Arvol Looking Horse--Keeper of Original Lakota Sacred Pipe

Arvol Tells How He Started on His Path,
Announces Prayer Ceremony June 21, 1996

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Following Arvol's personal recollection is the announcement he has circulated of a world-wide prayer ceremony at sacred sites, to be held June 21, 1996. Further info and updates will follow that.

When I was young, a black widow spider bit me. The venom started spreading and eating away at my skin. I remember my grandmother praying that I would live, and it was the prayer that pulled me through. But it left a bad scar on my face, which made me very shy when I was growing up. I stayed away from people because I was ashamed of the scar. I rode my horse, and spent time sitting on the hill in Green Grass, looking at the beauty of the land and thinking about how it must have been a long time ago. I'd feel secure and at peace. I'd find my center.

Another time, my brother died, I decided I wanted to do something to honor him because he was so good at everything he did. At that time, I was just the opposite, I had no confidence. The day he was buried, I thought about how he was so natural with horses and that he would have been the best rodeo rider. So I made a committment to ride rodeo for him, in saddle bronco riding that he loved.

I went to the rodeo in Deadwood, but my body didn't feel quite up to it. I got ready anyway because there were a lot of friends from the reservation who had come to see me. I saddled my horse, and was feeling good. I looked up at the grandstand. I got on the horse, he bucked and went straight up in the air. Then he spun around and fell backwards--right on top of me. I heard a crack in my backbone, there, shaking. I couldn't feel my body. The ambulance came and then I was lying there in the hospital. The doctor was telling me that I'd never walk again, that I was paralyzed from the neck down. I had broken three vertebrae, cracked one, and had a concussion.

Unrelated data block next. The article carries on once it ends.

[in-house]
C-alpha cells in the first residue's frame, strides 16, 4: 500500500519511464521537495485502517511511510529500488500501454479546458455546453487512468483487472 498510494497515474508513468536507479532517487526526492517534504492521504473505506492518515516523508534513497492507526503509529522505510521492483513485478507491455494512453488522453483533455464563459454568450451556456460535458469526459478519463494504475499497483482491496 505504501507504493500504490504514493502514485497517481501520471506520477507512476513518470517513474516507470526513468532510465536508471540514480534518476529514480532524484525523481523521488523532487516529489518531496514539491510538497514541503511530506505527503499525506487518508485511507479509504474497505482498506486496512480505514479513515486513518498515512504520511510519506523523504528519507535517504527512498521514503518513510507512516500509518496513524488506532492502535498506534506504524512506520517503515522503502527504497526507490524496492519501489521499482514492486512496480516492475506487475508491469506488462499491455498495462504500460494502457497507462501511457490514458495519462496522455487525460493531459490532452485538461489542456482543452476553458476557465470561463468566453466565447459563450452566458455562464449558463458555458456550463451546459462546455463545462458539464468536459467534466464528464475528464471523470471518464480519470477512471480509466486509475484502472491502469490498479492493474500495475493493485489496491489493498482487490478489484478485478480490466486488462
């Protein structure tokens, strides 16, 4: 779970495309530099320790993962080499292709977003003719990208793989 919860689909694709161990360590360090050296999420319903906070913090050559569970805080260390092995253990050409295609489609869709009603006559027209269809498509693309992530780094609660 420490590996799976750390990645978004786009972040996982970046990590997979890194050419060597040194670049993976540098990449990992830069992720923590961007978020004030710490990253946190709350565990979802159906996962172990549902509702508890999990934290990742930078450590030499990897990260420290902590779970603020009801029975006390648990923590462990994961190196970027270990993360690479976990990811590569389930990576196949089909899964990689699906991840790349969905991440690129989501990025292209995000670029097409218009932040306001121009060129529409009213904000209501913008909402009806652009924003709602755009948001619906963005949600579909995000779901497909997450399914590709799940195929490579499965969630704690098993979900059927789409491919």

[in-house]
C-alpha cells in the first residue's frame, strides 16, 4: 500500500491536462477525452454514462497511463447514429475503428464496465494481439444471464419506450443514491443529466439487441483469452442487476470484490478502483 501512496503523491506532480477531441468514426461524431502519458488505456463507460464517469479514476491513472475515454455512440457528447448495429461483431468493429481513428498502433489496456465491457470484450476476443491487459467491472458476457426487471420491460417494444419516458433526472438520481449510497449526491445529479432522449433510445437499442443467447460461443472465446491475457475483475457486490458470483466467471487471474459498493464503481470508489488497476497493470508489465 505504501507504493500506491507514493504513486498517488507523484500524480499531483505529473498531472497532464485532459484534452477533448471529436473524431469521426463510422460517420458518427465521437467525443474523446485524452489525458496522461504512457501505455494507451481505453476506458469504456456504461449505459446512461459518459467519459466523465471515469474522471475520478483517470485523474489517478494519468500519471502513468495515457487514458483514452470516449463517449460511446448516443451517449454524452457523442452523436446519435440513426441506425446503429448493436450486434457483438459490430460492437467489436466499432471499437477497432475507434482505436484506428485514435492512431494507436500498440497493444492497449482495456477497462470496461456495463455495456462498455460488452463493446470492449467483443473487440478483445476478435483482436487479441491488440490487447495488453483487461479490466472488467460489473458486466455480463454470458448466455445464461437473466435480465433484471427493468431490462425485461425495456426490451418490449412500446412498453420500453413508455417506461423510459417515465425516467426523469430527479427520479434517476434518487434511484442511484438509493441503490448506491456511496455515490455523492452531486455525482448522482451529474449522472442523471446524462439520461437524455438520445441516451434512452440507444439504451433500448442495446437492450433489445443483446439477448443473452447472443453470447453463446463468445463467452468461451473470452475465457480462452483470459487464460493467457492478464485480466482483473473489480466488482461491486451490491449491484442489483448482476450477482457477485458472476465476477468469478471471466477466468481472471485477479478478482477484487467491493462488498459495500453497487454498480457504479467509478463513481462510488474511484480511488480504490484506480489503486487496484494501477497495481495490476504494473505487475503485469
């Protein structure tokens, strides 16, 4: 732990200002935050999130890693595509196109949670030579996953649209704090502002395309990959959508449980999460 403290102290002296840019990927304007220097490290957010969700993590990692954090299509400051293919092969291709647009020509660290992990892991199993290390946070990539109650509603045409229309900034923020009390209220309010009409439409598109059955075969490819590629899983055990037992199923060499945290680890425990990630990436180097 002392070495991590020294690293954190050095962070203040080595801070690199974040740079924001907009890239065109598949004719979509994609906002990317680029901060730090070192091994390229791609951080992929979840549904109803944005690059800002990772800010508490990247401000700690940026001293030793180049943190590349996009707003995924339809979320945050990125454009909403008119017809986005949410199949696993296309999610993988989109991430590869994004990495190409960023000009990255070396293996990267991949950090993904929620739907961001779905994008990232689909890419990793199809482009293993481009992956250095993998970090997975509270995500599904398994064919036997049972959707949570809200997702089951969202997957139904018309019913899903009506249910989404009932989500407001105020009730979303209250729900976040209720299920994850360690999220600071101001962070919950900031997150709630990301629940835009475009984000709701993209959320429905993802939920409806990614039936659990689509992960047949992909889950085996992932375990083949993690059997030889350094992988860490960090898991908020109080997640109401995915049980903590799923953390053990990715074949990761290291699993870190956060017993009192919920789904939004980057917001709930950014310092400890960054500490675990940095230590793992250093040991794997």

I remembered my grandmother once saying to me that when a person is getting ready to go into the spirit world, their relatives come to them. At different times I would open my eyes and see them standing there.

Then the phone rang, and the voice on the line said "I'm your grandmother and the people need you." This grandmother chewed me out about the rodeo and said I had done this to myself. I felt my mother and father entering the room, but I kept my eyes closed because I didn't know if they were real or not. My dad started talking to me about trhe Sun Dance they were having. In my mind I kept thinking about my grandmother saying that it didn't matter how many people prayed for you, if you didn't pray for yourself the prayers wouldn't be effective. So I was trying to relax my mind. I kept picturing the Sun Dance and all the people circling around the Tree of Life in the center. I prayed so much, humbly, from my heart.

When the Sun Dance was over, my bones healed back together. The doctors couldn't believe it. A week later I walked out of the hospital. I knew deep down in my heart that my prayers had been answered.

For details about Devil's Tower, instructions how to get there, camping, facilities, and a detailed map of the park, I've linked to the U.S. National Park Service page. To the left here is a small inset from a Wyoming highway map, showing how to get there when coming west, east, or north.

BigFoot Riders Arvol is one of the founders of the BigFoot riders, hundreds of whom made a a cold ride in 1990 to memorialize the massacre of BigFoot's band at Wounded Knee, around Christmas, in 1890 on what's now the Pine Ridge Reservation. A video -- "Wiping the Tears of 7 Generations" -- of this was made that won the 1991 American Indian film festival "best video" award. It's avilable ($29.95 for schools and private use; $85 if you plan to give public-for-pay showings) from the makers, Kifaru Productions, 800/400-8433. They have a commercial web pagewhich is a catalog describing this and other videos, books, tapes. Kifaru also maintains a non-profit corporation that donates from its revenues to many Indian causes; they have a web page too, called Dream Catchers. Right now, their order info doesn't work. You can call for a catalog (or orders) to 800/400-84336